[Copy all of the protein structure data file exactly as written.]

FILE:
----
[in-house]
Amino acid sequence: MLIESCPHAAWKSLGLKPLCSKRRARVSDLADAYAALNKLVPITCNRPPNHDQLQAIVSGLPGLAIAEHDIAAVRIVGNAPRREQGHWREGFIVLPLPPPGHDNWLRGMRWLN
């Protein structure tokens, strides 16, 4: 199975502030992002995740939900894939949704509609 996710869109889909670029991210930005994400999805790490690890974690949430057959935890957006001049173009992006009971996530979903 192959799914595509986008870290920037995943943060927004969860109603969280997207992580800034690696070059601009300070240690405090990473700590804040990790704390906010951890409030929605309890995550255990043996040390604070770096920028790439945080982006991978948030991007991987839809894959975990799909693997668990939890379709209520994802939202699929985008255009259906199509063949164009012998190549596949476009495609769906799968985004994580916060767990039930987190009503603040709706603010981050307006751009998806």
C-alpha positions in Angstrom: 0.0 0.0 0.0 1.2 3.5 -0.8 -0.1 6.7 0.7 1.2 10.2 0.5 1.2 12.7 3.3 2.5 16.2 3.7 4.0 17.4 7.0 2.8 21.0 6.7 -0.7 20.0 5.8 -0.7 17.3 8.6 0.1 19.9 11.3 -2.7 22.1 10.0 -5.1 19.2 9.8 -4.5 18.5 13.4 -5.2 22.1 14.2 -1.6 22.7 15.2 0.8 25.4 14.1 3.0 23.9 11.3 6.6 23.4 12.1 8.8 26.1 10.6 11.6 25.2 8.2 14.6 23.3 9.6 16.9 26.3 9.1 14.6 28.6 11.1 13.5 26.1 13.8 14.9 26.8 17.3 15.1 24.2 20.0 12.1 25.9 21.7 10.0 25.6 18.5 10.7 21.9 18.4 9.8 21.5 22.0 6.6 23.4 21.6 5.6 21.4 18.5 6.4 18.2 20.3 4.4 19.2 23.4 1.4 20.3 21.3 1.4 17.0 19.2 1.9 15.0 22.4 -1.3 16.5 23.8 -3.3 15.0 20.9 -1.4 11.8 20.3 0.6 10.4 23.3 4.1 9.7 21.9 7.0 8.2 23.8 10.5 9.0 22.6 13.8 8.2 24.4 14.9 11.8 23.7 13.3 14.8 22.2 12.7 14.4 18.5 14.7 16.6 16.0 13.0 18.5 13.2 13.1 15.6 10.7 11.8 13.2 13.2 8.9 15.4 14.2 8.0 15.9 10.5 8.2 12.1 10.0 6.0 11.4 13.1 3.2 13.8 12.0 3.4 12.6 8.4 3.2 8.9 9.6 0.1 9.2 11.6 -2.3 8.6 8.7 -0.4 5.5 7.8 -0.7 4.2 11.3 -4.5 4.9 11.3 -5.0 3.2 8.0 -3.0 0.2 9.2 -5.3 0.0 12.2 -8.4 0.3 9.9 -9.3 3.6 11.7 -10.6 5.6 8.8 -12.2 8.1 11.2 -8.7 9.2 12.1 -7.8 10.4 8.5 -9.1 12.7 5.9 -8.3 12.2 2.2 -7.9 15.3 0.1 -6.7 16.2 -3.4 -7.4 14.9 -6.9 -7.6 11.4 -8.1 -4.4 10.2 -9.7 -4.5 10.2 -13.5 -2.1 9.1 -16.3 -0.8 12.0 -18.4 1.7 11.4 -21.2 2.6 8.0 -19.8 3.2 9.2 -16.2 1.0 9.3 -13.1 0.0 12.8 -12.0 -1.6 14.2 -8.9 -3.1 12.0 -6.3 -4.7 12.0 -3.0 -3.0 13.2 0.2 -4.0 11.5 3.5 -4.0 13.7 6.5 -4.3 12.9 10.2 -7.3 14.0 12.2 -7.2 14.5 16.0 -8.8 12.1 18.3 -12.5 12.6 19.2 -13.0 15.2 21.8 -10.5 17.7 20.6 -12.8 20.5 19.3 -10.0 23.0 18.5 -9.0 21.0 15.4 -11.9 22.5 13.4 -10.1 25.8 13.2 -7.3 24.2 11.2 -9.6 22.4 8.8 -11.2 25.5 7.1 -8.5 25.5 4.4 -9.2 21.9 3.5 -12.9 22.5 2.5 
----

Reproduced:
[in-house]
Amino acid sequence: MLIESCPHAAWKSLGLKPLCSKRRARVSDLADAYAALNKLVPITCNRPPNHDQLQAIVSGLPGLAIAEHDIAAVRIVGNAPRREQGHWREGFIVLPLPPPGHDNWLRGMRWLN
């Protein structure tokens, strides 16, 4: 199975502030992002995740939900894939949704509609 996710869109889909670029991210930005994400999805790490690890974690949430057959935890957006001049173009992006009971996530979903 192959799914595509986008870290920037995943943060927004969860109603969280997207992580800034690696070059601009300070240690405090990473700590804040990790704390906010951890409030929605309890995550255990043996040390604070770096920028790439945080982006991978948030991007991987839809894959975990799909693997668990939890379709209520994802939202699929985008255009259906199509063949164009012998190549596949476009495609769906799968985004994580916060767990039930987190009503603040709706603010981050307006751009998806």
C-alpha positions in Angstrom: 0.0 0.0 0.0 1.2 3.5 -0.8 -0.1 6.7 0.7 1.2 10.2 0.5 1.2 12.7 3.3 2.5 16.2 3.7 4.0 17.4 7.0 2.8 21.0 6.7 -0.7 20.0 5.8 -0.7 17.3 8.6 0.1 19.9 11.3 -2.7 22.1 10.0 -5.1 19.2 9.8 -4.5 18.5 13.4 -5.2 22.1 14.2 -1.6 22.7 15.2 0.8 25.4 14.1 3.0 23.9 11.3 6.6 23.4 12.1 8.8 26.1 10.6 11.6 25.2 8.2 14.6 23.3 9.6 16.9 26.3 9.1 14.6 28.6 11.1 13.5 26.1 13.8 14.9 26.8 17.3 15.1 24.2 20.0 12.1 25.9 21.7 10.0 25.6 18.5 10.7 21.9 18.4 9.8 21.5 22.0 6.6 23.4 21.6 5.6 21.4 18.5 6.4 18.2 20.3 4.4 19.2 23.4 1.4 20.3 21.3 1.4 17.0 19.2 1.9 15.0 22.4 -1.3 16.5 23.8 -3.3 15.0 20.9 -1.4 11.8 20.3 0.6 10.4 23.3 4.1 9.7 21.9 7.0 8.2 23.8 10.5 9.0 22.6 13.8 8.2 24.4 14.9 11.8 23.7 13.3 14.8 22.2 12.7 14.4 18.5 14.7 16.6 16.0 13.0 18.5 13.2 13.1 15.6 10.7 11.8 13.2 13.2 8.9 15.4 14.2 8.0 15.9 10.5 8.2 12.1 10.0 6.0 11.4 13.1 3.2 13.8 12.0 3.4 12.6 8.4 3.2 8.9 9.6 0.1 9.2 11.6 -2.3 8.6 8.7 -0.4 5.5 7.8 -0.7 4.2 11.3 -4.5 4.9 11.3 -5.0 3.2 8.0 -3.0 0.2 9.2 -5.3 0.0 12.2 -8.4 0.3 9.9 -9.3 3.6 11.7 -10.6 5.6 8.8 -12.2 8.1 11.2 -8.7 9.2 12.1 -7.8 10.4 8.5 -9.1 12.7 5.9 -8.3 12.2 2.2 -7.9 15.3 0.1 -6.7 16.2 -3.4 -7.4 14.9 -6.9 -7.6 11.4 -8.1 -4.4 10.2 -9.7 -4.5 10.2 -13.5 -2.1 9.1 -16.3 -0.8 12.0 -18.4 1.7 11.4 -21.2 2.6 8.0 -19.8 3.2 9.2 -16.2 1.0 9.3 -13.1 0.0 12.8 -12.0 -1.6 14.2 -8.9 -3.1 12.0 -6.3 -4.7 12.0 -3.0 -3.0 13.2 0.2 -4.0 11.5 3.5 -4.0 13.7 6.5 -4.3 12.9 10.2 -7.3 14.0 12.2 -7.2 14.5 16.0 -8.8 12.1 18.3 -12.5 12.6 19.2 -13.0 15.2 21.8 -10.5 17.7 20.6 -12.8 20.5 19.3 -10.0 23.0 18.5 -9.0 21.0 15.4 -11.9 22.5 13.4 -10.1 25.8 13.2 -7.3 24.2 11.2 -9.6 22.4 8.8 -11.2 25.5 7.1 -8.5 25.5 4.4 -9.2 21.9 3.5 -12.9 22.5 2.5 